Emily was the latest cat to share Shirley's life but, as the Fates would have it, Emily's companionship was to be short-lived. Emily developed cancer, which was not treatable. :-(
It wasn't too long ago that Emily crossed over the Rainbow Bridge and Shirley was understandably completely distraught. I wanted to do something for Shirley to express my condolences and support, but we live an entire country apart, so being there physically just wasn't possible.
BUT ... what I *could* do was to create a memento for Shirley. A physical item that she could pick up and hold and use as a device to remember all the good times with Emily.
It was many, many years ago that I had seen a quilt called "Cat Stairway to Heaven". It appeared in the October 1997 issue of McCall's quilting magazine and was freely available at that time. It was such a wonderful quilt to look at that I promptly downloaded the pattern for 'just in case'. And all these many years later, I have a need for it. While the quilt pattern is no longer available on McCall's Quilting website and even though the pattern is available for purchase at various websites, it is also STILL freely available here.
The background is extremely easy to construct: a whole bunch of 9-patches form the lower left triangle of the quilt. The upper right triangle is simply a night sky fabric. Upon this background, you applique (using your prefered method) the silhouettes of four cats and a crescent moon. A narrow inner border separates this interior from the random squares that create the outer border. Voila .. you're done.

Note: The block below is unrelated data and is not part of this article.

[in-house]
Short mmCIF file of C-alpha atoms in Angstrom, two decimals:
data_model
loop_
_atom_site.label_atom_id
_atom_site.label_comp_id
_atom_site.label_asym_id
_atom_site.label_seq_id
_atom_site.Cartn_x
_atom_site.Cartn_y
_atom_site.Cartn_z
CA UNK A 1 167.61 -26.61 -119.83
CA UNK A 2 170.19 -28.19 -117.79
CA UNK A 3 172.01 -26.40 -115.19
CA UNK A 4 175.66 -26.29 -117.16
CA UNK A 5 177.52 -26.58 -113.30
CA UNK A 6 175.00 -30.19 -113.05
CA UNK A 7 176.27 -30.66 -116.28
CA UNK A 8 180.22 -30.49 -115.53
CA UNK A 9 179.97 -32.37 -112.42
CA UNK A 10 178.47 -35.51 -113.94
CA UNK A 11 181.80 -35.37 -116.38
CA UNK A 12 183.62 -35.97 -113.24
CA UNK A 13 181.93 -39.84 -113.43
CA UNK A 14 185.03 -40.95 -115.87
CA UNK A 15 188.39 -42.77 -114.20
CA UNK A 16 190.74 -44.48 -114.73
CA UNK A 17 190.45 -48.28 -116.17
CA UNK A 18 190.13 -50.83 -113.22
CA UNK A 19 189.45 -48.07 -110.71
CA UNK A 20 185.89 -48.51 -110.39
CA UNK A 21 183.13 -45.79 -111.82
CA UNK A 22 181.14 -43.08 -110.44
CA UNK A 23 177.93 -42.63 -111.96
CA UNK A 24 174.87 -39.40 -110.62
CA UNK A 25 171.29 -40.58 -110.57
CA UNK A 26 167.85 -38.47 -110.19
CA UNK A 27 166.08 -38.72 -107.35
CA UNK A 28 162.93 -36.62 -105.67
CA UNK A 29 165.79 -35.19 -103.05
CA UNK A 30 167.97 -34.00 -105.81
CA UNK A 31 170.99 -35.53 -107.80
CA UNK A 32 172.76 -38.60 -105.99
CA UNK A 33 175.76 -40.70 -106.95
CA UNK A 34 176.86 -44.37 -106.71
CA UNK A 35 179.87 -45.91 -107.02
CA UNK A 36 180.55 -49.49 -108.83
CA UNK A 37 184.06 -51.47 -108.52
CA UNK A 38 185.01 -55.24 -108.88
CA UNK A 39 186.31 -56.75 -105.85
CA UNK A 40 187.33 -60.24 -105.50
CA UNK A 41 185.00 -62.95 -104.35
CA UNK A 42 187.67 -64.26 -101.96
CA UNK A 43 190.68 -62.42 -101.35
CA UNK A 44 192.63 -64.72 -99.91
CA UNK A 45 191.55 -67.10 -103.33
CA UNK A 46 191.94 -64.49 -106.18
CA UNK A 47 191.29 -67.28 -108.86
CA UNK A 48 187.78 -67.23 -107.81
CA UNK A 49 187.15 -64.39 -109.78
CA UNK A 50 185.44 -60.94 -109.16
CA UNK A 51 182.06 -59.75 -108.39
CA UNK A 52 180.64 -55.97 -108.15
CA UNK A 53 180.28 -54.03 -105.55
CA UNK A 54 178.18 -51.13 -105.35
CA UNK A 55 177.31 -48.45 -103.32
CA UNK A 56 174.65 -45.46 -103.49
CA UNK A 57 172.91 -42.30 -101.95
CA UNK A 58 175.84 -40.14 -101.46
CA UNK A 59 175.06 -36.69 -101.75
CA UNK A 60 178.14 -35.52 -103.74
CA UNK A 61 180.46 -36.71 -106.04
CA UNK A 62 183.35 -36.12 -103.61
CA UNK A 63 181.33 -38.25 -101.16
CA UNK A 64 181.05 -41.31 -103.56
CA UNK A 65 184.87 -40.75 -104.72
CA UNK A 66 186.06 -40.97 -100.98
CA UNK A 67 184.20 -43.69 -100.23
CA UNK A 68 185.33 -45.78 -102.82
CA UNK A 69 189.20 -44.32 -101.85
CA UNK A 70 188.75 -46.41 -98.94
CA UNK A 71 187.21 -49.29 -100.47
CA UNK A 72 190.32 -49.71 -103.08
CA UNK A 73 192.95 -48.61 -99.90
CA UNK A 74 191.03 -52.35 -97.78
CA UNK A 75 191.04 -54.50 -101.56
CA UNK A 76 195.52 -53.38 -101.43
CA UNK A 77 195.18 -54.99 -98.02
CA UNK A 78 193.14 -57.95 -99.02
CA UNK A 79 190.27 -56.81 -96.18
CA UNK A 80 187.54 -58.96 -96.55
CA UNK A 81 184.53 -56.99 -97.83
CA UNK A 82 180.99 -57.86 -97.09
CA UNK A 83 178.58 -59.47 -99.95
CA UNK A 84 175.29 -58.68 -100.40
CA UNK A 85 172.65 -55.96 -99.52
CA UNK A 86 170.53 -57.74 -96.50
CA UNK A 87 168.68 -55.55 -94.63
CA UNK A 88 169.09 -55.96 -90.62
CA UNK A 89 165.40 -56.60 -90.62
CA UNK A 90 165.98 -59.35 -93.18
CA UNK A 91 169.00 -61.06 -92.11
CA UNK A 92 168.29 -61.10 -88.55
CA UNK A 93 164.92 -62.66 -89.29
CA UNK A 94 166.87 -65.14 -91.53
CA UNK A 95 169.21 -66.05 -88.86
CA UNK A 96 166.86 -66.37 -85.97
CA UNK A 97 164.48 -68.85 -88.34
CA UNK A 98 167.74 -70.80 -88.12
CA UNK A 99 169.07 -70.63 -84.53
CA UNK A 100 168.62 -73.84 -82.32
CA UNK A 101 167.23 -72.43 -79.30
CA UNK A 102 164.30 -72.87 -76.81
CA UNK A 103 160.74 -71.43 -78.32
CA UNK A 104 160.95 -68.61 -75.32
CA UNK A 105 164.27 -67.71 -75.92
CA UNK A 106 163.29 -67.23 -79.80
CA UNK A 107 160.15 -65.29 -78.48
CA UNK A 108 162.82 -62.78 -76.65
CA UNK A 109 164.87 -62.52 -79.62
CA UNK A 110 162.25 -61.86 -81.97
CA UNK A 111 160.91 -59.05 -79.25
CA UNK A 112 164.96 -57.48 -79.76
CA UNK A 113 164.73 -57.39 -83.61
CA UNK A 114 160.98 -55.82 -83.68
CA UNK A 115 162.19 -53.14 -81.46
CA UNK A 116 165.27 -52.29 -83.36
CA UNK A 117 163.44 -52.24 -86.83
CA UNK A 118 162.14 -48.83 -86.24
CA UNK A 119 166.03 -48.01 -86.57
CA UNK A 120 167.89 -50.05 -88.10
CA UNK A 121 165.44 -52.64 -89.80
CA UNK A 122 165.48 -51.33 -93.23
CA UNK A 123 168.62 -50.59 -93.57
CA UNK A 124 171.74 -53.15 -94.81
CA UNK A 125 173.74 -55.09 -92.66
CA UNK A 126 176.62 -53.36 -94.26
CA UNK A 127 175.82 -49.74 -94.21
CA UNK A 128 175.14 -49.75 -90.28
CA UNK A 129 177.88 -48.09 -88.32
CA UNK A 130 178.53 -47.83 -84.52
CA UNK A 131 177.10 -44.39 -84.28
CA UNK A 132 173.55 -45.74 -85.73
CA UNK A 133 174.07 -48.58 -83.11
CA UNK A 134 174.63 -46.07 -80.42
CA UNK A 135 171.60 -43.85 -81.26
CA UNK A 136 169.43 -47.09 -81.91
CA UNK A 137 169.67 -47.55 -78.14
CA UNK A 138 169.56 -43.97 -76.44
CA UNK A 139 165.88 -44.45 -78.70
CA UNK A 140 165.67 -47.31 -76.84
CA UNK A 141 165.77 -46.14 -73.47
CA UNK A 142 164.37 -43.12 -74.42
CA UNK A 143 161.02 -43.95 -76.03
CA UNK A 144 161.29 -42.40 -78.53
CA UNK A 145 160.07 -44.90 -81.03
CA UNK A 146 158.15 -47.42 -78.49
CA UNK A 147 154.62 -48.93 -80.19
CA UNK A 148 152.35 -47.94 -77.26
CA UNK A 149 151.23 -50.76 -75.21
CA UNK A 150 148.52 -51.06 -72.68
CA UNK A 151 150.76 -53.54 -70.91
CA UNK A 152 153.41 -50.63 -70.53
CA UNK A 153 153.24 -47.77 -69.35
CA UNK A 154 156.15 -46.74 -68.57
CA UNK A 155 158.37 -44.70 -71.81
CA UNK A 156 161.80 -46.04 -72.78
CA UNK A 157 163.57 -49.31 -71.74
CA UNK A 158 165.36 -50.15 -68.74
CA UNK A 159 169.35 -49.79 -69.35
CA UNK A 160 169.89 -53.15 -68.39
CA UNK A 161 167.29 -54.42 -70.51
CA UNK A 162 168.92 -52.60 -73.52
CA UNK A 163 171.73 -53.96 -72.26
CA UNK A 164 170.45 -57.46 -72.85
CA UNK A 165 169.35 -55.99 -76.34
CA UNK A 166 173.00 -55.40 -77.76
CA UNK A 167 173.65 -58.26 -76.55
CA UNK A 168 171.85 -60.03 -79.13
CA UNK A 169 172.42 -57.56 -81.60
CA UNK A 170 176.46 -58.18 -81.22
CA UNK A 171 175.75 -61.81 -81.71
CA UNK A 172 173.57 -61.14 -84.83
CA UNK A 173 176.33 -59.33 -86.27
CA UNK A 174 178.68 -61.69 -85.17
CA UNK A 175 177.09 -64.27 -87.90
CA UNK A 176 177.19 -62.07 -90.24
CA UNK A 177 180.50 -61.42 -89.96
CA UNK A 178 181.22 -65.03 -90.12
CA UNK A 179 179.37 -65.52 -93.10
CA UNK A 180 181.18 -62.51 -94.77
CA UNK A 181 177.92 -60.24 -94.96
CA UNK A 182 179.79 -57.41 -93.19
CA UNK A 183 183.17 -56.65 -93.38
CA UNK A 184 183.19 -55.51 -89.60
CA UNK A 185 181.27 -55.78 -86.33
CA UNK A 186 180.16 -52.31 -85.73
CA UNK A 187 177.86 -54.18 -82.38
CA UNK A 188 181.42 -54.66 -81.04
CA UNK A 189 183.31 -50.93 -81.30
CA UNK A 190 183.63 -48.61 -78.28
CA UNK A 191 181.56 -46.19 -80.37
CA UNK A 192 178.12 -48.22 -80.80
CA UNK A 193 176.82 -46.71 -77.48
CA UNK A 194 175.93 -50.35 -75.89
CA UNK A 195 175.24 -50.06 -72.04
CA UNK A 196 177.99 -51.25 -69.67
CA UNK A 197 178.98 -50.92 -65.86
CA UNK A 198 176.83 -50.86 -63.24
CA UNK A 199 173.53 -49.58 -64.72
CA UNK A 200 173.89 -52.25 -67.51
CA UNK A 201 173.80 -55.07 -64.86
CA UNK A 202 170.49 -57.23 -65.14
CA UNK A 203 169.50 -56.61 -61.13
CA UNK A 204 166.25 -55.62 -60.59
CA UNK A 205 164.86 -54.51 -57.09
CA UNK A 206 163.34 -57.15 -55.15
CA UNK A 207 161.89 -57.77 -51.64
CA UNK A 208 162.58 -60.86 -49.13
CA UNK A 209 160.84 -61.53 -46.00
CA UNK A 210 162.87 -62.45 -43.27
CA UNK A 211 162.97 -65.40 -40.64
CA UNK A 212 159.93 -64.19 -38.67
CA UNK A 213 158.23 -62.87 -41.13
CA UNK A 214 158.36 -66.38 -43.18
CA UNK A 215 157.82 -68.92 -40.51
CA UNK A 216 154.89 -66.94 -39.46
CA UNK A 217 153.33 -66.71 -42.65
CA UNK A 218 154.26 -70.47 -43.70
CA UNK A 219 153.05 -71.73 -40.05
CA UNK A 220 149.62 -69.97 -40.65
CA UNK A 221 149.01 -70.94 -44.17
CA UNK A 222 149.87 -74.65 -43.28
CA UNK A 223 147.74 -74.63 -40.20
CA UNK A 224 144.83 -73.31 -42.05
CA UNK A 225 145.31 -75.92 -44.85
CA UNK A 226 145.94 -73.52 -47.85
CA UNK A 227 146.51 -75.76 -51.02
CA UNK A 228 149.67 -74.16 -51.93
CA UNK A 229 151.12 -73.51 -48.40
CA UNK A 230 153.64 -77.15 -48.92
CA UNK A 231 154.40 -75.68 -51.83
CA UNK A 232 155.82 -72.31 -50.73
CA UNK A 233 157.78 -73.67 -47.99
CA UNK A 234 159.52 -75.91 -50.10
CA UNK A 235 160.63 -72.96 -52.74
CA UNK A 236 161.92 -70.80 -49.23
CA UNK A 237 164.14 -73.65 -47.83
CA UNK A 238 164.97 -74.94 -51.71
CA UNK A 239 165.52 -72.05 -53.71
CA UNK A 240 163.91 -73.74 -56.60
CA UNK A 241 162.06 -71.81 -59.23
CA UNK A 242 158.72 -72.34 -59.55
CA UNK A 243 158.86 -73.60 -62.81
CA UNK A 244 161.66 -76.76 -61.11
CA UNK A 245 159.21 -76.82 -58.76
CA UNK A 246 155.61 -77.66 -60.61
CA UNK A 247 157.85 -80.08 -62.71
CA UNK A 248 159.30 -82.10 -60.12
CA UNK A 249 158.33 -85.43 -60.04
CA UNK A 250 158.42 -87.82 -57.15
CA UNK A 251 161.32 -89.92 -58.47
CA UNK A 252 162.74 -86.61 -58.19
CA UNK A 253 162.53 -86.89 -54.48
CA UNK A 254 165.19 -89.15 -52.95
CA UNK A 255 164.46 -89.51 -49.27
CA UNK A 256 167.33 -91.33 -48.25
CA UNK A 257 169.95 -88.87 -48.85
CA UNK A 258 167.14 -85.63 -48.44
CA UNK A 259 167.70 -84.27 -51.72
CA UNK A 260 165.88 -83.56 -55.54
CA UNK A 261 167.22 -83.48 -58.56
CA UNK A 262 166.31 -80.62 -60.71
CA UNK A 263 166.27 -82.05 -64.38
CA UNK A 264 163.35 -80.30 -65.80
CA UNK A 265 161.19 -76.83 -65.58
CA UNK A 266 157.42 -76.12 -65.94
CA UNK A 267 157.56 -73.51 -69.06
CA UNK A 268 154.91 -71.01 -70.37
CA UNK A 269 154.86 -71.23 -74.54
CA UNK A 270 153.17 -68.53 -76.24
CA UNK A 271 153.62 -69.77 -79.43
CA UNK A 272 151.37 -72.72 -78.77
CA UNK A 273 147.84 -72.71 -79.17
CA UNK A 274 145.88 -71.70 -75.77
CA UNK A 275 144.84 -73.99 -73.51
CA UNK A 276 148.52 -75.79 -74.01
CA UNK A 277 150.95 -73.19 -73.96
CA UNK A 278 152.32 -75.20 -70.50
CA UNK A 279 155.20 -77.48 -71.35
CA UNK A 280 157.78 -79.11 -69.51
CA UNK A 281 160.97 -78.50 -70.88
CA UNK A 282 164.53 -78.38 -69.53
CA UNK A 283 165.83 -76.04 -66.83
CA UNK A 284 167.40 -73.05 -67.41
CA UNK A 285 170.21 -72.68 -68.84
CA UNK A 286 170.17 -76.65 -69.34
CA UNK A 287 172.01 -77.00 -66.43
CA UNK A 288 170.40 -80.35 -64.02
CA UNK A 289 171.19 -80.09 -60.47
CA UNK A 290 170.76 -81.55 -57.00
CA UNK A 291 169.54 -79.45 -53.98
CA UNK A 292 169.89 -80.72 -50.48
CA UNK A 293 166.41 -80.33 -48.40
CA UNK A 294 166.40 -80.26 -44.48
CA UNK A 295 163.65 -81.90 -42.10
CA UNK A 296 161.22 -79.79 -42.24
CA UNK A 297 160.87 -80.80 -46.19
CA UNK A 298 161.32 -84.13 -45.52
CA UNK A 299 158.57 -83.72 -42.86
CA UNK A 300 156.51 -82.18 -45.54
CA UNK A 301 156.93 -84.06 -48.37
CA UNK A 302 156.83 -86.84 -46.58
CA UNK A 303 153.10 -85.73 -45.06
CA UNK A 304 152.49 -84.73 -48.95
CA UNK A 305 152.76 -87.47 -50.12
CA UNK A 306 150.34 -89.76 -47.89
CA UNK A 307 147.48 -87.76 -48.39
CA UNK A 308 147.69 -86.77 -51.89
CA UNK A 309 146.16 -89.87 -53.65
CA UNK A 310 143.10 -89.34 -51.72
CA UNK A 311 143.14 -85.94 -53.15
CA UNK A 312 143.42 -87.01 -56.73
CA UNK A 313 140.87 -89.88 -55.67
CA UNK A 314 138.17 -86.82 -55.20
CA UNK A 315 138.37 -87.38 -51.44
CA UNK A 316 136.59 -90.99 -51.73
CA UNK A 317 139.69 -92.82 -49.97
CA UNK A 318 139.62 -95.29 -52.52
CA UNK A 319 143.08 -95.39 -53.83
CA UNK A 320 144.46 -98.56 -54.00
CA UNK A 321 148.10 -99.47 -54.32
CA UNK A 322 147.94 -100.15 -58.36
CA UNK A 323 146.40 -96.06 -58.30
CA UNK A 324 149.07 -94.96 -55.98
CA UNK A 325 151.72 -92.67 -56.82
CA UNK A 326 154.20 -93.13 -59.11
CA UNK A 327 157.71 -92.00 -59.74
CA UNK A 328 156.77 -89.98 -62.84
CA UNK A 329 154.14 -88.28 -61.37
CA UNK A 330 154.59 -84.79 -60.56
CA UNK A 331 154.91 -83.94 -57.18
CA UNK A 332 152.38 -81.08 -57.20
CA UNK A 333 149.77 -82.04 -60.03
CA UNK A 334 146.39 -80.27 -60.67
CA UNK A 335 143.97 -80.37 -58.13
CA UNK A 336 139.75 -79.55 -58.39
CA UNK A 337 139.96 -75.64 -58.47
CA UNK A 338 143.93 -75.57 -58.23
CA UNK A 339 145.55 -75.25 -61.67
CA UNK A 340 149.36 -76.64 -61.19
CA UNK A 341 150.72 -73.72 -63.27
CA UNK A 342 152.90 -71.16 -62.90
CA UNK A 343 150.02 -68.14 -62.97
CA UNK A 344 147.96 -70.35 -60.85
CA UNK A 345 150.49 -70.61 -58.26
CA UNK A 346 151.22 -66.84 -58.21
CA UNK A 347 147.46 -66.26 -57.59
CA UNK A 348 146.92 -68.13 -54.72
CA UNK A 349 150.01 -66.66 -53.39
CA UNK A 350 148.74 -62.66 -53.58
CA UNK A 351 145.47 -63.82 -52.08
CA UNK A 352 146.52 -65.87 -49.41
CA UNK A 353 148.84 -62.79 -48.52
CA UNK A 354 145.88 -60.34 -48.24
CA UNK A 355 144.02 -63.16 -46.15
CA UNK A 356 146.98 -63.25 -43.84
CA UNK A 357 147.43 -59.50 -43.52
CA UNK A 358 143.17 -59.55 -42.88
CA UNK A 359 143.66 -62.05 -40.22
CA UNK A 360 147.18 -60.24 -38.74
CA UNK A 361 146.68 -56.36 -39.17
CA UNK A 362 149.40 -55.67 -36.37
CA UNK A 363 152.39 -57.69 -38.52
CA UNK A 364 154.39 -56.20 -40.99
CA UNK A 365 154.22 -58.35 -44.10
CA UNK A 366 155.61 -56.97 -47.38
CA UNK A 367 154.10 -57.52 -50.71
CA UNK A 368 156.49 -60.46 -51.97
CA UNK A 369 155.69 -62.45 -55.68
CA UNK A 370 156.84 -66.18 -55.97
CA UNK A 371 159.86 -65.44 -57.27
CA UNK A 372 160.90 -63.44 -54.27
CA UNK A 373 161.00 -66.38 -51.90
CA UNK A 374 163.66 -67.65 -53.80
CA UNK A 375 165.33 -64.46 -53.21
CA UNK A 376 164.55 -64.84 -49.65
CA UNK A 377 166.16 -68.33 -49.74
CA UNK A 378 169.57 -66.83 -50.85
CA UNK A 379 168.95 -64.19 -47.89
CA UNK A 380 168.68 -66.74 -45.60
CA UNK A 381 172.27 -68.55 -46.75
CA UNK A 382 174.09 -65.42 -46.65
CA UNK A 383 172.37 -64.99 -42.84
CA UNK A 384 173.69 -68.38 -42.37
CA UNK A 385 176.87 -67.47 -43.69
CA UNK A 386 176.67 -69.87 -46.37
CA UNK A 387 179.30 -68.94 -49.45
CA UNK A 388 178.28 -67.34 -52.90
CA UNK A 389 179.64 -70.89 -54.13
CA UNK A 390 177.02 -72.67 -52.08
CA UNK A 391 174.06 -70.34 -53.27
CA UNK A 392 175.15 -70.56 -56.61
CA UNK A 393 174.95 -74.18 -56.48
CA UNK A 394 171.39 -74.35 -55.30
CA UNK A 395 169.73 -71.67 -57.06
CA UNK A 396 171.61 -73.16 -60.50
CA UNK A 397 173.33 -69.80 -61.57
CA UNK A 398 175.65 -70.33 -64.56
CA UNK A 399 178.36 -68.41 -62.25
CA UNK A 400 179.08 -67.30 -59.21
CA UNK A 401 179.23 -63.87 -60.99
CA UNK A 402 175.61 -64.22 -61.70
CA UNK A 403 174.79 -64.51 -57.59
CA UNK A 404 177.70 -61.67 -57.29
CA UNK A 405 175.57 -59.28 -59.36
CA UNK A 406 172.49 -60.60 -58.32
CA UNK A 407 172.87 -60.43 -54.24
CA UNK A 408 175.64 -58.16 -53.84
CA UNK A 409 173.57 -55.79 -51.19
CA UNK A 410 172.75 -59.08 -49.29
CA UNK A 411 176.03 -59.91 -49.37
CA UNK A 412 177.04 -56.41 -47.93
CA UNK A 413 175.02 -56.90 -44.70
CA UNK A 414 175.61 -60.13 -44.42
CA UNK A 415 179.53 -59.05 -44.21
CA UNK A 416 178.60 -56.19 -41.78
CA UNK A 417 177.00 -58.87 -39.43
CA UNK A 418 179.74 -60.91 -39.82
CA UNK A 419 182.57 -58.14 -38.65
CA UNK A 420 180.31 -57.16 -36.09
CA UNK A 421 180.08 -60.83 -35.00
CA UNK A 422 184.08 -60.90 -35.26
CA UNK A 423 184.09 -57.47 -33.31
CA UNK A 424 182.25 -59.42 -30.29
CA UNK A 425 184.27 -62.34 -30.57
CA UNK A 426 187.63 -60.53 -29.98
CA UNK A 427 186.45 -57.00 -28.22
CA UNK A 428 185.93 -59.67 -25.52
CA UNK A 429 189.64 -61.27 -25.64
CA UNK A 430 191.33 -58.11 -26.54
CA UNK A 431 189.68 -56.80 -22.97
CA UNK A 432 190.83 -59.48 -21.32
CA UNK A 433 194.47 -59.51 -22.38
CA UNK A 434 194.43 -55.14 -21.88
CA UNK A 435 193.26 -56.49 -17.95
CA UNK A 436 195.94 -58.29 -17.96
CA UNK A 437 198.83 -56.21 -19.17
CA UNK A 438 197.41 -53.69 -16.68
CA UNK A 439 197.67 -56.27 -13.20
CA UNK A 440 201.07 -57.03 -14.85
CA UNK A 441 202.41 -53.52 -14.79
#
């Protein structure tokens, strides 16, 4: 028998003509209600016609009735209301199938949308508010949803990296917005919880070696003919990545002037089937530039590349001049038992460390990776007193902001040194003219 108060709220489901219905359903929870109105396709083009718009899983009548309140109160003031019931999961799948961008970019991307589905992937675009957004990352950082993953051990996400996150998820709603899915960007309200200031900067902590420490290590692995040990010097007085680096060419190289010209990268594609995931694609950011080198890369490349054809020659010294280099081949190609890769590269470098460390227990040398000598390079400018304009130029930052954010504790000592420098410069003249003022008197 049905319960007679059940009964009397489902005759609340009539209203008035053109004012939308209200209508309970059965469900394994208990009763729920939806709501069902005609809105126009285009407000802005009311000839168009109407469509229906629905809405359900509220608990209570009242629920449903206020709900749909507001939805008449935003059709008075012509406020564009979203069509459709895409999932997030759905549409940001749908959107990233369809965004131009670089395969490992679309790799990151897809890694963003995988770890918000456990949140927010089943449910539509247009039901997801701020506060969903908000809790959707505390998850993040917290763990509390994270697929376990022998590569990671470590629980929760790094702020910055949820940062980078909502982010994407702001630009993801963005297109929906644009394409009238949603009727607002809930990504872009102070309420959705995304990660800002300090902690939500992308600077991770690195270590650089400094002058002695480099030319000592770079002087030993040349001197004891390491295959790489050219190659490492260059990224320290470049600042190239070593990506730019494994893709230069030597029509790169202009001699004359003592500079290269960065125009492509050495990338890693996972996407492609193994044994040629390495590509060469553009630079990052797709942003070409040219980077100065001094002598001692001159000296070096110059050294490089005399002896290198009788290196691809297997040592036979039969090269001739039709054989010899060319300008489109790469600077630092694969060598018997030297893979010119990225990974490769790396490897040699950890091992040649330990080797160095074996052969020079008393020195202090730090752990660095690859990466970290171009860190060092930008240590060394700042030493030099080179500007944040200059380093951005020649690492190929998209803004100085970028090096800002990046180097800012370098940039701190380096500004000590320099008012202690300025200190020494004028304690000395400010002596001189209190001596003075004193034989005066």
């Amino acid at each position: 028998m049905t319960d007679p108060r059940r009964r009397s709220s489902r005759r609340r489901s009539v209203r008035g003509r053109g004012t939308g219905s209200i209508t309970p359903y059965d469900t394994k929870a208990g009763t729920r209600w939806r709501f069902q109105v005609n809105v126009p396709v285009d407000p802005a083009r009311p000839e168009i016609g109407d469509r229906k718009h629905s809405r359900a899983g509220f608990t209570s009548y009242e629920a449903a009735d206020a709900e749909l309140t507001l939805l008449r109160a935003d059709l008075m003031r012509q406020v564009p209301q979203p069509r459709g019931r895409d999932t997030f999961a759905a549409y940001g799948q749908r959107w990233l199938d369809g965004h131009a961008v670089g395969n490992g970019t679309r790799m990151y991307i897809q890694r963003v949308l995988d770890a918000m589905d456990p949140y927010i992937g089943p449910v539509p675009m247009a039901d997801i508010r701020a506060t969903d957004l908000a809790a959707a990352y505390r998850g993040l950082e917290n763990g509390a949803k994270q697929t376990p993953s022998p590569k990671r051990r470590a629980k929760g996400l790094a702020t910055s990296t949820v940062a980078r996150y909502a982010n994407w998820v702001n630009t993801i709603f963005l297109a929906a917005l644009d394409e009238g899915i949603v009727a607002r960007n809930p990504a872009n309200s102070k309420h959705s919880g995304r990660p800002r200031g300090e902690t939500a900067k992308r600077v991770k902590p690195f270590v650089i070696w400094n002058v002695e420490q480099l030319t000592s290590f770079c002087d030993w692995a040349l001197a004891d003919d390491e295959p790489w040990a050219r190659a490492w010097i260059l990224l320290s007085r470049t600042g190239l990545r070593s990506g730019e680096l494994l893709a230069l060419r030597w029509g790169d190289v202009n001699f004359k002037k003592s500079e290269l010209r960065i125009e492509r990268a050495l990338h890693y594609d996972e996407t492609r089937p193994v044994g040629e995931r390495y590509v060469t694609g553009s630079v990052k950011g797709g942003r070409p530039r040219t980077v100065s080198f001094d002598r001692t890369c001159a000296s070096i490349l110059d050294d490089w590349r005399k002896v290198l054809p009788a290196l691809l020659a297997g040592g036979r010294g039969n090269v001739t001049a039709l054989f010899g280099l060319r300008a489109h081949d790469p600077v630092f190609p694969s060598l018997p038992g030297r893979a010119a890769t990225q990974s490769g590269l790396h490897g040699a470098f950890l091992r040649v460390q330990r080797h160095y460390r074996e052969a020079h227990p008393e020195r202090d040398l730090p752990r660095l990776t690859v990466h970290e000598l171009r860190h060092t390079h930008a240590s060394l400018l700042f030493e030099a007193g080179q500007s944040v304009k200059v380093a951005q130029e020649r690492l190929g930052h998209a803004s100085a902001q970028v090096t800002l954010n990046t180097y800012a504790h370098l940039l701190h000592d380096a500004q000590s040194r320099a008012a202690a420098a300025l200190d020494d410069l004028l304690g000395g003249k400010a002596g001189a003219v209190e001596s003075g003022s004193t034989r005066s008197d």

Here's another picture of the entire quilt with slghtly less glare on it, although by no means is it a good picture.
I had the PERFECT .. I mean PERFECT night sky fabric. I have loved this fabric since I first saw it and now I had the PERFECT venue to use it. The only drawback? It is *really* a night sky. It's very dark. So dark, in fact, that the cat silhouettes don't show up as well as they do on the pattern cover, where they used a lighter night sky fabric. But, I really, *really*, REALLY loved this fabric and even though it was a tad on the dark side, I used it.
The 9-patches and outer border were made from a sampling of all the dark, medium and light blacks and blues that I had in my inventory. The cat silhouettes were made from a cotton sateen fabric. I specifically wanted something that would show up against that really dark night sky fabric and the cotton sateen worked very nicely.
The moon fabric was a stroke of genius ... instead of using a flat solid white, I was able to find a wonderful white tone-on-tone that gives a subtle visual texture to the moon. (Aside: because I am NOT a photographer and any lovely pictures that I take are a result of happenstance :-), having that white moon was a real PITA. It would show up as a white, featureless blob and ruined the entire picture. So, I do apologize for that.)
The backing was pieced to coordinate with the front. I had several additional 9-patches that didn't make it to the front; they were put horizontally in the center of the back.
Above and below those 9-patches, I put a very special cityscape fabric ... it was a large piece that I had saved from another quilt I had made for Shirley in 2000-2001. I knew it would come in handy one day ... and it certainly did for this quilt. :-)
I like to put personalized labels on my quilts.
I found a lovely memorial poem from Embroidery Designs and used my embroidery machine to stitch it onto a label.